In Conversation is a feature in which the senior staff talk about a record we’ve been listening to. Not exactly a review, it’s pretty much exactly what it says on the tin: two music nerds having a conversation about an album with all the tangential nonsense, philosophical wanking, and hopefully insightful commentary that implies. Five years on from the stellar Take Cair Paramour, it’s time to see what Ashbury Heights have been up to…
The Looking Glass Society
Out Of Line
Alex: Man, things done changed since the release of Ashbury Heights’ 2010 masterpiece Take Cair Paramour. Folks who have followed this site for ages may know that it was our mutual favourite record of that year (the year before we started ID:UD, natch), almost in defiance of the fact that we were both pretty burnt out on club oriented scene music. I think what made Ashbury Heights really special was that Anders’ songwriting and pop arrangement skills were always so on point. The guy has always displayed an amazing grasp of how to build fun, catchy songs. Now my understanding from a lot of the information flying around at the time that record was released was that the band and Out of Line had a fairly major disagreement about the sound of the record (in fact I believe Anders said in some interview that he didn’t like the way it came out at all), and consequently the project split up. Fences got mended at some point thereafter, but it’s been a half decade between that record and The Looking Glass Society, and I’ve been kind of wondering how new material from them would sound to my ears given five or so years.
Hey, turns out I really missed them without even really realizing it. And to boot, they fit in really well with the current mode of actual literal on-the-radio pop music, which has been taking a couple cues from dark electronic music for a minute now. It could be that we’ve seen a lot of bands try to tap into that zeitgeist that with varying levels of success, but hot damn do Anders and his new collaborator Tea understand exactly how to make gothy electropop that sounds really contemporary. It’s almost like the world caught up to Ashbury Heights if you follow me.
Bruce: I hear that. If I’m remembering correctly, the scuttlebutt at the time of Paramour was that it had gone poppier than Anders would have liked at the label’s behest. Although I can definitely see how that record might’ve pushed some folks’ limits as far as on the nose production and melodies went, the songcraft you point to was always kept on lock (I find Anders always finds fascinating subjects for songs, something we’ll probably get to later). Even at its most brazen, like the Pet Shop Boys synth-brass on “Unbearable Beauty”, it seemed to fit in quite well with how bright ‘dark’ clubs were at the time. Fast forwarding five years, yes, the whole thing’s flip-flopped. Dark electronic production has infiltrated just about every corner of the pop, hip-hop, and rock worlds, and a not insignificant number of producers who’ve relied on traditionally ‘dark’ sounds for spooktacular effect are finding themselves hard pressed to point to what distinguishes them from the sounds pouring out from the biggest EDM clubs.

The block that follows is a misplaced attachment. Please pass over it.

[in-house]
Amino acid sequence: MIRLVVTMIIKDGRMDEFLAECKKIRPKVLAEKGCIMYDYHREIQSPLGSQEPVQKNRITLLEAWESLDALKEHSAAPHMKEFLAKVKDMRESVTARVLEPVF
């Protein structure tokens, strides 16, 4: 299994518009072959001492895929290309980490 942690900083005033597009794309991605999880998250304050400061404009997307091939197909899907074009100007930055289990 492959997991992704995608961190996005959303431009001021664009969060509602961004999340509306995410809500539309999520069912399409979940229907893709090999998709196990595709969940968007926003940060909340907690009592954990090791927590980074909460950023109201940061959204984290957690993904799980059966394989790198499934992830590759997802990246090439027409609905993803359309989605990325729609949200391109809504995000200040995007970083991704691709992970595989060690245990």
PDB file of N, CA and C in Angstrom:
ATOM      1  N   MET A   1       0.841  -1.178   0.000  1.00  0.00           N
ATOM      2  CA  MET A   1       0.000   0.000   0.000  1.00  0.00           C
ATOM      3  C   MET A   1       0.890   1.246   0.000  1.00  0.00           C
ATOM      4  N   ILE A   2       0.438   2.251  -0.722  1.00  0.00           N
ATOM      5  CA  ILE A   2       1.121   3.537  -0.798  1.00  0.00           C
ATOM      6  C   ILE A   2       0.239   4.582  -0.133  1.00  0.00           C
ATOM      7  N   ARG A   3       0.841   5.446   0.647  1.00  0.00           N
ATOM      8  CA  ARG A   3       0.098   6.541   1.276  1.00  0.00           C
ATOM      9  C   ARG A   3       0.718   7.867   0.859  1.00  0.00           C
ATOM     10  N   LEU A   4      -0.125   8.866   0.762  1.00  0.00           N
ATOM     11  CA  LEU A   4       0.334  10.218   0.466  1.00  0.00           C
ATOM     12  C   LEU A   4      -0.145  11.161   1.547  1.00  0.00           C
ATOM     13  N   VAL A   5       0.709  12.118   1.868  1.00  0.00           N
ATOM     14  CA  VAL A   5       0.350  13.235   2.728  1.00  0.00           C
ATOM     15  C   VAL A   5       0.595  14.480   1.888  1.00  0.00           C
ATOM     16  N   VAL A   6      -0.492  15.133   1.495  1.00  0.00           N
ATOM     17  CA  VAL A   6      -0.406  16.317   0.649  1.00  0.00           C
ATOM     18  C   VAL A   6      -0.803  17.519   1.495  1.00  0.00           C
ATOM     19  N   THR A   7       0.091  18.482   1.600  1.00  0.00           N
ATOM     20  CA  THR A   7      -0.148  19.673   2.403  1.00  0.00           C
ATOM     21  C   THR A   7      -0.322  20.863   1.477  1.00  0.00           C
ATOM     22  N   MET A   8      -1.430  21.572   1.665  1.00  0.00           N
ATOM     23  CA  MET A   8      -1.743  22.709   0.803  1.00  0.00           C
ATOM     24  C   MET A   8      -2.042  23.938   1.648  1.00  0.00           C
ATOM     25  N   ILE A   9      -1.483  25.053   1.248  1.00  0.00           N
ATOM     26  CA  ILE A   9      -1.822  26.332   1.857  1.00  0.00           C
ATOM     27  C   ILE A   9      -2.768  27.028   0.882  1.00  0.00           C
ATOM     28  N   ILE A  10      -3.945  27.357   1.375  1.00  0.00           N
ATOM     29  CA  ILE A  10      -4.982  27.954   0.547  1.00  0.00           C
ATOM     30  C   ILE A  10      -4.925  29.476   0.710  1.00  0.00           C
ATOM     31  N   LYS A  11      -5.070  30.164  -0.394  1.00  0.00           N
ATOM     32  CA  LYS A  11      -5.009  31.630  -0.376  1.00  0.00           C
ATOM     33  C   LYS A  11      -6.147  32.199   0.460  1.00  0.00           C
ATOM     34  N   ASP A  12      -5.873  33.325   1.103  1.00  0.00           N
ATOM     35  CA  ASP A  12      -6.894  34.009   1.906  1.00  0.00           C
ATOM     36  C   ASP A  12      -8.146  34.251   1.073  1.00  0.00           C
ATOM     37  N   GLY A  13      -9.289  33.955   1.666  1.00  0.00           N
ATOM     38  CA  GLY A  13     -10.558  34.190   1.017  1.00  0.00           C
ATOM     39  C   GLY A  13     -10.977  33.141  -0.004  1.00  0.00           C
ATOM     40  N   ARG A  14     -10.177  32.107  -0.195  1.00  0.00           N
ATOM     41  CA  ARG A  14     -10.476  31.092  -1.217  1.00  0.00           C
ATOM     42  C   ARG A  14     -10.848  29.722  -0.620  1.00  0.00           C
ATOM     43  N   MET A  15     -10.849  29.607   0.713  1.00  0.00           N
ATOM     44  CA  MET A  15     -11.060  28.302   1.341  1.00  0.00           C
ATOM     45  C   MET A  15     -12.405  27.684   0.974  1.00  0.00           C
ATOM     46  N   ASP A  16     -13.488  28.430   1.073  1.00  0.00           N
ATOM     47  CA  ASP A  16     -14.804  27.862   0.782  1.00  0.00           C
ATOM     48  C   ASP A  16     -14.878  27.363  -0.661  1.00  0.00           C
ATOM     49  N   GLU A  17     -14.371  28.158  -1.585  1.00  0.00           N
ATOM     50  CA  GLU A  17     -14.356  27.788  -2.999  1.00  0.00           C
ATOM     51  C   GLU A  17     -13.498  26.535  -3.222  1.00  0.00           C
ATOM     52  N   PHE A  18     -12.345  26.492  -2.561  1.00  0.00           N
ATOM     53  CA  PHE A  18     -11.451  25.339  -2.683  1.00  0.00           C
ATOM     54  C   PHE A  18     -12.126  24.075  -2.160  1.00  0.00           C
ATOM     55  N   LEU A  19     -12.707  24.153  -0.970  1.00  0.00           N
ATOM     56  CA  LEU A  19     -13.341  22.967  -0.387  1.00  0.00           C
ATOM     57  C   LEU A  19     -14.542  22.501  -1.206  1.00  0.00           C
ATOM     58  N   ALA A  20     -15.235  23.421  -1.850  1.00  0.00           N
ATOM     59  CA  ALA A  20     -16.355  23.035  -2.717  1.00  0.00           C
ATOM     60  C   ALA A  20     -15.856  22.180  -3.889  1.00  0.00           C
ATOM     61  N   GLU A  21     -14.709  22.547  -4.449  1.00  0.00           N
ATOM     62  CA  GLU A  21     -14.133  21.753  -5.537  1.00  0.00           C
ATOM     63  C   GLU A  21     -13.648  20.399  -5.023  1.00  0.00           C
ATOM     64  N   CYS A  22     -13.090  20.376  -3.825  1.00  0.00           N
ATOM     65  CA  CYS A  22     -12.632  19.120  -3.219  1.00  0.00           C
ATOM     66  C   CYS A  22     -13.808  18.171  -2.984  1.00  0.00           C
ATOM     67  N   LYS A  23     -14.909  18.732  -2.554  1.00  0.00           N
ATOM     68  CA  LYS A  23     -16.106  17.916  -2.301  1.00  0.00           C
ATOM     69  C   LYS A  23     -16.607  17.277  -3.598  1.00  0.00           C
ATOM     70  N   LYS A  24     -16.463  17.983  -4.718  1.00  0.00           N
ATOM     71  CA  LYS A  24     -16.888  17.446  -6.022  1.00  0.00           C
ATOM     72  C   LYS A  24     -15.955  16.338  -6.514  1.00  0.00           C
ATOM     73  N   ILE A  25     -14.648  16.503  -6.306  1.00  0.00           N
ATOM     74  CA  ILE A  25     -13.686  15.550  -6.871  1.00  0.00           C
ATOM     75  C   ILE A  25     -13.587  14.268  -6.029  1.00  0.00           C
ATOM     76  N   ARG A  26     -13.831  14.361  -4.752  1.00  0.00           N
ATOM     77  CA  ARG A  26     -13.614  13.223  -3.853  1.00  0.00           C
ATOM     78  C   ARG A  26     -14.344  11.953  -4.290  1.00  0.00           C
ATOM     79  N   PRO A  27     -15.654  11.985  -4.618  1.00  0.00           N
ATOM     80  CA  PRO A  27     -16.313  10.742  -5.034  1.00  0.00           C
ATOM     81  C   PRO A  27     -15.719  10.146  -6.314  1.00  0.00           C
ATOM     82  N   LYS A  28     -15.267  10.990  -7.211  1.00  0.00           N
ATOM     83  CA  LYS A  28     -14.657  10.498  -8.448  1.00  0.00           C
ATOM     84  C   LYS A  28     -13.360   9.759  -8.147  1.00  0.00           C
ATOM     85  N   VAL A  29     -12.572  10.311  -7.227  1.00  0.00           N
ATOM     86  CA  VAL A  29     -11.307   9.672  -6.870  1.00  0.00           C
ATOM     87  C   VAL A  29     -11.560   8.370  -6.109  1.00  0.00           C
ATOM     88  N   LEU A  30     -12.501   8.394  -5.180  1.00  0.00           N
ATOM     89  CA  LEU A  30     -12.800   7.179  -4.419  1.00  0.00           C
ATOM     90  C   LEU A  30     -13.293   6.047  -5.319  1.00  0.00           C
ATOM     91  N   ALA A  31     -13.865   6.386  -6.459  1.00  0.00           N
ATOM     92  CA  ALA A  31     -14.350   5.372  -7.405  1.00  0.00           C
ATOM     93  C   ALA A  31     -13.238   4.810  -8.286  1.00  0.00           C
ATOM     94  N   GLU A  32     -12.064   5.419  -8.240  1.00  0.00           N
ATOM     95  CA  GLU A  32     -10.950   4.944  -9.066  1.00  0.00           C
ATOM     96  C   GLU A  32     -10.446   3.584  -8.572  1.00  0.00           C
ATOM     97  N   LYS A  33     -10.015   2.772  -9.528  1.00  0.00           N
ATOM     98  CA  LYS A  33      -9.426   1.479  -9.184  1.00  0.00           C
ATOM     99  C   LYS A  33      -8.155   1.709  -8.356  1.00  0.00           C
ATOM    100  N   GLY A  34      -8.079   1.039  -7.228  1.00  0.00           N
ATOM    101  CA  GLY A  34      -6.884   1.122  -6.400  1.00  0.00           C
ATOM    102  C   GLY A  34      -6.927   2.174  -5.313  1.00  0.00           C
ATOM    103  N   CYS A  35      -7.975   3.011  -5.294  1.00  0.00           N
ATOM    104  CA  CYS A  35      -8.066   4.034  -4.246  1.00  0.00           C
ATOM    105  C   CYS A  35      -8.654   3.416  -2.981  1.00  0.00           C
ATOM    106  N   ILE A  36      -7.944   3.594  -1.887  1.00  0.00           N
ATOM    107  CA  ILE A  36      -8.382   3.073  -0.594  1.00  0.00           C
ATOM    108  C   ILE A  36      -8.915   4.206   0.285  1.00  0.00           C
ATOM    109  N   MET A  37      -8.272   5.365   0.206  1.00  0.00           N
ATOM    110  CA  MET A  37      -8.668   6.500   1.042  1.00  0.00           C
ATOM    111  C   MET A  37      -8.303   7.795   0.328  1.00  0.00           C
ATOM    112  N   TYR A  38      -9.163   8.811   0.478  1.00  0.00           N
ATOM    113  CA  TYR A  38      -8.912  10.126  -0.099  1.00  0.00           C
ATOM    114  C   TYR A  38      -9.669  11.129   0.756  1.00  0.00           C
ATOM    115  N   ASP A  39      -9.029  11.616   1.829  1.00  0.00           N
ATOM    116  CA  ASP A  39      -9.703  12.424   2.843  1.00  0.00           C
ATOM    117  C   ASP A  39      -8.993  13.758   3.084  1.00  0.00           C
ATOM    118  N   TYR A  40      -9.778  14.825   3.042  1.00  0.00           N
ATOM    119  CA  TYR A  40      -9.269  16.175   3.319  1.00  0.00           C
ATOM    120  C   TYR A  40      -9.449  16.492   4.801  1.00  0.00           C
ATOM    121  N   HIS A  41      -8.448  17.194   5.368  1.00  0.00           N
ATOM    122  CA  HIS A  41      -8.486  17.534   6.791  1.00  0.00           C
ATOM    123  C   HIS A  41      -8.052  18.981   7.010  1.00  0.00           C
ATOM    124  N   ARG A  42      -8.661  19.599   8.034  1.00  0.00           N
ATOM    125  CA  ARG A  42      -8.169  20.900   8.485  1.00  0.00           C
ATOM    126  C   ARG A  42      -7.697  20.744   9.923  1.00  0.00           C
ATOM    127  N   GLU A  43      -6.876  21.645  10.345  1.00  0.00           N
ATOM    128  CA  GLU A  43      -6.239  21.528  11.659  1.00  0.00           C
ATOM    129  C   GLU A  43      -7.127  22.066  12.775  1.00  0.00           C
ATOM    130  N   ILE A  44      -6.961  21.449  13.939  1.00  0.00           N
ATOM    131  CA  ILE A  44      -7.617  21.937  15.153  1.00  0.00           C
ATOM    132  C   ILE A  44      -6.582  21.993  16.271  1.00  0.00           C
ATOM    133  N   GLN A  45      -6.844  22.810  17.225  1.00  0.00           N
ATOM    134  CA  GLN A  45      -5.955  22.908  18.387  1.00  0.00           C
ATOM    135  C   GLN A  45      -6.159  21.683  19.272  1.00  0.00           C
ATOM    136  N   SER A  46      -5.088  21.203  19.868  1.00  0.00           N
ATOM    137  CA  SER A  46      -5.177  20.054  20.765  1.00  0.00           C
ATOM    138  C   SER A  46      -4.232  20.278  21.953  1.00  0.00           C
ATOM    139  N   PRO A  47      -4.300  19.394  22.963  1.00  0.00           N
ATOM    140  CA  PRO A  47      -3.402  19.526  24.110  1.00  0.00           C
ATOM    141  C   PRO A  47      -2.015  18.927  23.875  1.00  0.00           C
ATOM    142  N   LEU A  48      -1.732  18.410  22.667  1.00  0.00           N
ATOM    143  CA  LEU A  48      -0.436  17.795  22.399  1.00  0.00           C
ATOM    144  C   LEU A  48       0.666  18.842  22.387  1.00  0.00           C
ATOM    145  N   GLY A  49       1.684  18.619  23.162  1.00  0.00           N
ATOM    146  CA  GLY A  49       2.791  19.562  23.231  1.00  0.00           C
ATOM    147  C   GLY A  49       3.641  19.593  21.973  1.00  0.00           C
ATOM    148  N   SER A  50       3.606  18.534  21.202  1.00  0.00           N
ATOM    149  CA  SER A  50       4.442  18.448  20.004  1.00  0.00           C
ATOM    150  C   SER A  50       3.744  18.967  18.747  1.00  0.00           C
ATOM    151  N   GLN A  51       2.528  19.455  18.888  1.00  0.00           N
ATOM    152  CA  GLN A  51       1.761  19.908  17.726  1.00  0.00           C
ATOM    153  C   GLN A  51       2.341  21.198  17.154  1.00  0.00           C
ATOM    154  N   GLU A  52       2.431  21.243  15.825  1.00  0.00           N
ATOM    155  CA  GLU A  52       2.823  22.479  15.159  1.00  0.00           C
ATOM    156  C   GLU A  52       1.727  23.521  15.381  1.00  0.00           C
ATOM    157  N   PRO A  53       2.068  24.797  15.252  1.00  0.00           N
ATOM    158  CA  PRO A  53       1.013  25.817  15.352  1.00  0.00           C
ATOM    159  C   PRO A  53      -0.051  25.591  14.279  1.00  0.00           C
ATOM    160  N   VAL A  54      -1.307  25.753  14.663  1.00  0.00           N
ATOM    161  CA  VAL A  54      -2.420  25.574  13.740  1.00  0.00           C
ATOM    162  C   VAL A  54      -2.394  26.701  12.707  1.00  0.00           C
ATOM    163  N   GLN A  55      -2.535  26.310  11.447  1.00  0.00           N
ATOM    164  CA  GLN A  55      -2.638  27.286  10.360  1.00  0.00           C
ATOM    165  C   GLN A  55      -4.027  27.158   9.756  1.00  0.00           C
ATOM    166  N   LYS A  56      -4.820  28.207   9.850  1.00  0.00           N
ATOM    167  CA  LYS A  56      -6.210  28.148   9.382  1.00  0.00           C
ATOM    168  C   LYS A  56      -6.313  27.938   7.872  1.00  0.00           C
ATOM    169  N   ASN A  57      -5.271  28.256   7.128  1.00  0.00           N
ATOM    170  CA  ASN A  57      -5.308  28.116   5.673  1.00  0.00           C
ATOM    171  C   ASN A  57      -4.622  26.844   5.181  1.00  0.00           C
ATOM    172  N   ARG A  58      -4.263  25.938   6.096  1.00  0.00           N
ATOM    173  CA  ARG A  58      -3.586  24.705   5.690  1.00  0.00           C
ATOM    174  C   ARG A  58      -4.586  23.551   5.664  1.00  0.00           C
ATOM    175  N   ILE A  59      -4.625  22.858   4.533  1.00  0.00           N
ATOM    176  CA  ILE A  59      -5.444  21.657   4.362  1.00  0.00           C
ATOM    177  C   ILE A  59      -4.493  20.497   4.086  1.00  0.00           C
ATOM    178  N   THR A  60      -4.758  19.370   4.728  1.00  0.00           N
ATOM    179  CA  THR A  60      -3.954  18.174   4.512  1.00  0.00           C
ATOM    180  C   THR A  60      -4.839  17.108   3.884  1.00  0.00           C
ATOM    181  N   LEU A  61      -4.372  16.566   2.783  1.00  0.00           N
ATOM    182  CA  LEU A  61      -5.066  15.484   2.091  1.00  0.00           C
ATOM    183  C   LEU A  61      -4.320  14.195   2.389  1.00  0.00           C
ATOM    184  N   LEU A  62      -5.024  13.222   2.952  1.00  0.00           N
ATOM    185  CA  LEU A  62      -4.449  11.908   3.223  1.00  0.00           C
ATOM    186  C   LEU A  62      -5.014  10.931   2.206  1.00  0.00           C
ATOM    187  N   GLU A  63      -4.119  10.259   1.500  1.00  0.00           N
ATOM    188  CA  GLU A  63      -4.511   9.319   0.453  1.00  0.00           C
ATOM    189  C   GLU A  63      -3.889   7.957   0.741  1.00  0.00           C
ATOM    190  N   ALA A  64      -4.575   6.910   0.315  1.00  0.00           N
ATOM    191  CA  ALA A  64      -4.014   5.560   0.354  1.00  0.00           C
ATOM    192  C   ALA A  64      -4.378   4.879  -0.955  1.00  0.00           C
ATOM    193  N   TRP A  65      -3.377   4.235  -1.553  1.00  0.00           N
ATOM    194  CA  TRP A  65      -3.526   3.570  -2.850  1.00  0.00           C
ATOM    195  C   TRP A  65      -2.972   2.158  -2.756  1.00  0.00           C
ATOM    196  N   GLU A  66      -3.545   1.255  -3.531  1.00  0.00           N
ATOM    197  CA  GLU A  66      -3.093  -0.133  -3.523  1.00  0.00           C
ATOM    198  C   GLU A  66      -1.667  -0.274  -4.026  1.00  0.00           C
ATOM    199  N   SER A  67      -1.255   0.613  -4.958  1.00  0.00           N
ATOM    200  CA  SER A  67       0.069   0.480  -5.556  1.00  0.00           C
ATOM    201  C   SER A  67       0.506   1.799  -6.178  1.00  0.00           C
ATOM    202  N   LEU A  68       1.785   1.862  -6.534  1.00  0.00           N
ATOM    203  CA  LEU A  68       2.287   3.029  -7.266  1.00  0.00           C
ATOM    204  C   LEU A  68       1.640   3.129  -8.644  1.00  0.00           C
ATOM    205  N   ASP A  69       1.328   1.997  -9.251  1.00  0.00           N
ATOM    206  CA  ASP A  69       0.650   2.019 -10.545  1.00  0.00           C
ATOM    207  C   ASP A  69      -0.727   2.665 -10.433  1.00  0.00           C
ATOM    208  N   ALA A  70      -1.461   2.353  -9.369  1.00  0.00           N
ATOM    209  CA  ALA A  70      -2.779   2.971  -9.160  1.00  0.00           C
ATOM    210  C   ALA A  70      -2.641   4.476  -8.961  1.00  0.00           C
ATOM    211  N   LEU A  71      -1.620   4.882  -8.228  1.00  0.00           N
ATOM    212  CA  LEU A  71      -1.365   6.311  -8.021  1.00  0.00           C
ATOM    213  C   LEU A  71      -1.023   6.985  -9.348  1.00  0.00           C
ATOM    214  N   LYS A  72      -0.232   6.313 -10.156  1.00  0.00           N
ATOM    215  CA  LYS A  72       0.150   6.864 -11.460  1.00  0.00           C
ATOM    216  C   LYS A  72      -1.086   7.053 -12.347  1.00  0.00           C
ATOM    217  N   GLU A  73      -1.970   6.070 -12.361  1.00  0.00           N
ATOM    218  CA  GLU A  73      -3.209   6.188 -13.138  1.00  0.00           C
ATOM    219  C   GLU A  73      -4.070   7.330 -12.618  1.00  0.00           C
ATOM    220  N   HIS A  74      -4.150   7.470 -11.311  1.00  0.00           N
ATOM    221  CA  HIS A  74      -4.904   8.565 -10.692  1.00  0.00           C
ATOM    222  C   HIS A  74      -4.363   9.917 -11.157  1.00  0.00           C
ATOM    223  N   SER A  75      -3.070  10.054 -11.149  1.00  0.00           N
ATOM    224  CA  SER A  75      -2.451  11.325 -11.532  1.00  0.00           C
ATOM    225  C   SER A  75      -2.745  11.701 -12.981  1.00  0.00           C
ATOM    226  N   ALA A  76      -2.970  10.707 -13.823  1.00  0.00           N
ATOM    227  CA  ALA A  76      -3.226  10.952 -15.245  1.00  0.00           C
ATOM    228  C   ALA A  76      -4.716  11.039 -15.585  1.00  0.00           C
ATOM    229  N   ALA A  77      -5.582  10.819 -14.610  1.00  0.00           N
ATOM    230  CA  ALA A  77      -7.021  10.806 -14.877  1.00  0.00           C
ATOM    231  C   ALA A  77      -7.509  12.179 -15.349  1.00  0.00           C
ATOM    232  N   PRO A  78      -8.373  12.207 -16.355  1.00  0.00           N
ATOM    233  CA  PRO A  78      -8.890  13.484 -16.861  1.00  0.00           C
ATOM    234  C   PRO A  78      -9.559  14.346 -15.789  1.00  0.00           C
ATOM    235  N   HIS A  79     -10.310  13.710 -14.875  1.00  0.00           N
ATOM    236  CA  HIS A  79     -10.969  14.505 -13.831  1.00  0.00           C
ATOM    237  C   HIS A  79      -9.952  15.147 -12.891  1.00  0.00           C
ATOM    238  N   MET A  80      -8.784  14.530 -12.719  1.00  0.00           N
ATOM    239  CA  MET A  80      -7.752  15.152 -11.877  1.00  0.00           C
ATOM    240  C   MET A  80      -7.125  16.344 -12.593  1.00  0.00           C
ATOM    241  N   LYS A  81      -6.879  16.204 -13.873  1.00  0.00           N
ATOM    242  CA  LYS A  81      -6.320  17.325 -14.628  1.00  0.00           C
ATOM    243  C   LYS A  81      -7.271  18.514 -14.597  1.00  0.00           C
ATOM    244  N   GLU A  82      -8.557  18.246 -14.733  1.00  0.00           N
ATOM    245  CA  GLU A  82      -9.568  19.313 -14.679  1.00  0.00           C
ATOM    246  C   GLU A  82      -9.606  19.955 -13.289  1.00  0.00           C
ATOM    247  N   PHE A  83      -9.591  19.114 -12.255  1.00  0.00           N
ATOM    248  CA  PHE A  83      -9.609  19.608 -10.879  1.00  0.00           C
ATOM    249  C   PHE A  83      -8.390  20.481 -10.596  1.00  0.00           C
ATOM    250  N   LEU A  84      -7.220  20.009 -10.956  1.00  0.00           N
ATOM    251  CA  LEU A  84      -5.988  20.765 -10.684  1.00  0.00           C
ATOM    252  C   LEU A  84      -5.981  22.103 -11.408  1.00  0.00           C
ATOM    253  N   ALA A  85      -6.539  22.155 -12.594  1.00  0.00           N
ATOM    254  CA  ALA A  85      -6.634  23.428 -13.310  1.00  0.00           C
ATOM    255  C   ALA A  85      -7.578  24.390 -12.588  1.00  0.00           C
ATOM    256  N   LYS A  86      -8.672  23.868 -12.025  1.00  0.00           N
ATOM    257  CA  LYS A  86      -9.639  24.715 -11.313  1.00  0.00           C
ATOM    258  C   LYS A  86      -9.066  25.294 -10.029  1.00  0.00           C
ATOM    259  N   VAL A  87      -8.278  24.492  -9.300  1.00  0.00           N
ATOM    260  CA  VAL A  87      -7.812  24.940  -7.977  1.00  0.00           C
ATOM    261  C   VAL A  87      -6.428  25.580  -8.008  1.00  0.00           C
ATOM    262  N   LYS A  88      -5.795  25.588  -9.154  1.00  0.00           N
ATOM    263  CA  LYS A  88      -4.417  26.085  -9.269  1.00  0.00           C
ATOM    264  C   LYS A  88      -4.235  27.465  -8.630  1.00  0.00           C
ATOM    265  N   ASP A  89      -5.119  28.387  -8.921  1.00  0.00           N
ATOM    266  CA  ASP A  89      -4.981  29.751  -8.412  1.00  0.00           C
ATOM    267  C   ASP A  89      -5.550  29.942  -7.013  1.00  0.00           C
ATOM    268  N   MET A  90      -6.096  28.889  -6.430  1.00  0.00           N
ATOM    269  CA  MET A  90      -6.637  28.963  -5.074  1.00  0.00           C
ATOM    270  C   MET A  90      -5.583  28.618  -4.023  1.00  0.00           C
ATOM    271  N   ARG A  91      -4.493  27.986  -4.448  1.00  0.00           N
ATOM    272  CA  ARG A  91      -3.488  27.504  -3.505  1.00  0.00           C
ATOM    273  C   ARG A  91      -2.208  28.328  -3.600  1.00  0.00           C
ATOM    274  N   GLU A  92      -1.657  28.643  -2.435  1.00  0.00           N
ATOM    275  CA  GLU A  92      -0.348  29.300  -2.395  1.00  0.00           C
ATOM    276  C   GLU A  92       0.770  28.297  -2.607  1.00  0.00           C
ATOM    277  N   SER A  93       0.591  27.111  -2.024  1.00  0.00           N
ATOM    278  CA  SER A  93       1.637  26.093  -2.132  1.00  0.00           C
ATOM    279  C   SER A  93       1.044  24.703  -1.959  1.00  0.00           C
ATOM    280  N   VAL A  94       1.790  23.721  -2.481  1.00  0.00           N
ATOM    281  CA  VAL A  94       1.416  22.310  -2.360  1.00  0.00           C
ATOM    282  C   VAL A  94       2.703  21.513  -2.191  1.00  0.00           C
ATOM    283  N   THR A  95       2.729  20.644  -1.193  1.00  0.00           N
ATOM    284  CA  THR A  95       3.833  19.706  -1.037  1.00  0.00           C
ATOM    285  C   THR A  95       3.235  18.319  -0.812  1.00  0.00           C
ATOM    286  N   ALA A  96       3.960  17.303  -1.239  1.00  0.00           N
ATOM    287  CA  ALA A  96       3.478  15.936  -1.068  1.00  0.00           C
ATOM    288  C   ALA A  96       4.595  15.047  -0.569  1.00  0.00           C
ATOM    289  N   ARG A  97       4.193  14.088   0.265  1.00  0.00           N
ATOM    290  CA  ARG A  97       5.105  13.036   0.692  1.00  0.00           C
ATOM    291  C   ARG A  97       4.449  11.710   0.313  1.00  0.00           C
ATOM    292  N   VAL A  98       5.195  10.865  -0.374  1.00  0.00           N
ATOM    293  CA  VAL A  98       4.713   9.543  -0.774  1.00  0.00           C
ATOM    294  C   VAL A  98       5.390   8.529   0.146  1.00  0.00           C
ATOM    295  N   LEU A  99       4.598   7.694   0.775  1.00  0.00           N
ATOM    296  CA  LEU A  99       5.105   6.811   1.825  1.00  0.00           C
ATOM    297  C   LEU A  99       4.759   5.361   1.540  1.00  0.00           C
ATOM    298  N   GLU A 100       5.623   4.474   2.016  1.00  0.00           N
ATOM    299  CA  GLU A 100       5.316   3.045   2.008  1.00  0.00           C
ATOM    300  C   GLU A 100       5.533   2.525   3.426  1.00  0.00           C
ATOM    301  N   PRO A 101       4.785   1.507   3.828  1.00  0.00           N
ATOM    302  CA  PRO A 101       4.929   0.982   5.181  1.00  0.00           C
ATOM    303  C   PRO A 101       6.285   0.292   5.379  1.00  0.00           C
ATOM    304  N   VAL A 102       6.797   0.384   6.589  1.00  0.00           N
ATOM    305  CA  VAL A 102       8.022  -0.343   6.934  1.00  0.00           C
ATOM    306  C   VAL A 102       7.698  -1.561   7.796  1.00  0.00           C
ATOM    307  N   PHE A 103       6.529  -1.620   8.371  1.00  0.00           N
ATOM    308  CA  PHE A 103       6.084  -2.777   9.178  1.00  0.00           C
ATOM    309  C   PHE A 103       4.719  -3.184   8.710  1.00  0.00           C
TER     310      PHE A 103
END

That’s a quandary Anders Hagström doesn’t have to deal with. Bands as diverse as The Birthday Massacre and Suspiria have managed to compound the dreamy gothic drama their aesthetics connote by integrating disco and pop foundations, but I don’t know that either can boast the discography Ashbury Heights now carries in terms of dance floor murderers or affecting songwriting. How does Looking Glass Society work for you in terms of bridging pop and ‘dark’ work? For me, the increased presence of strings (see “Hollow” and “Glow”) goes a long way to demonstrate that that division isn’t nearly as clear as we’ve often felt in the past.
Alex: Man, if the case is that Anders didn’t care for Take Care specifically due to it being too poppy there’s probably a bit of an irony there, since I think this album is even more toothsome when it comes to pop thrills. Who knows, maybe there was an entirely other issue at play, or maybe he’s changed his thinking or maybe there’s another distinction we aren’t aware of, but I think this now stands as the poppiest album AH have yet produced. Like, I played “Piano” out to a mixed crowd at a gig on the weekend, and I don’t think the dancefloor made any specific distinctions between it and songs by Charli XCX and Taylor Swift that were also played.
Anyways, you’re hitting the nail on the head by pointing at “Hollow” and “Glow” as key songs for establishing Ashbury Heights’ sound in 2015; it’s not just the use of strings, but the specific way those elements are used along with synth harpsichord and choir pads that make the band distinctly spooky rather than generically ‘dark’. I think their use of those sounds in that style goes all the way back to their first record Three Cheers for the Newlydeads, although they’ve really stepped their game up when it comes to weaving them into the broader palette of sounds. I’m super into the Goblin-esque lead at the beginning of “Phantasmagoria”, it’s really neat how it remains in the track even as it bursts out into this more bombastic dancefloor number. If you were looking for a good song that explains how good AH are at making spooky electropop, that’d be the one I’d pick: great production, strong songwriting and just enough of that goffick flavour to keep it grounded somewhere in Our Thing. Do you read it that way?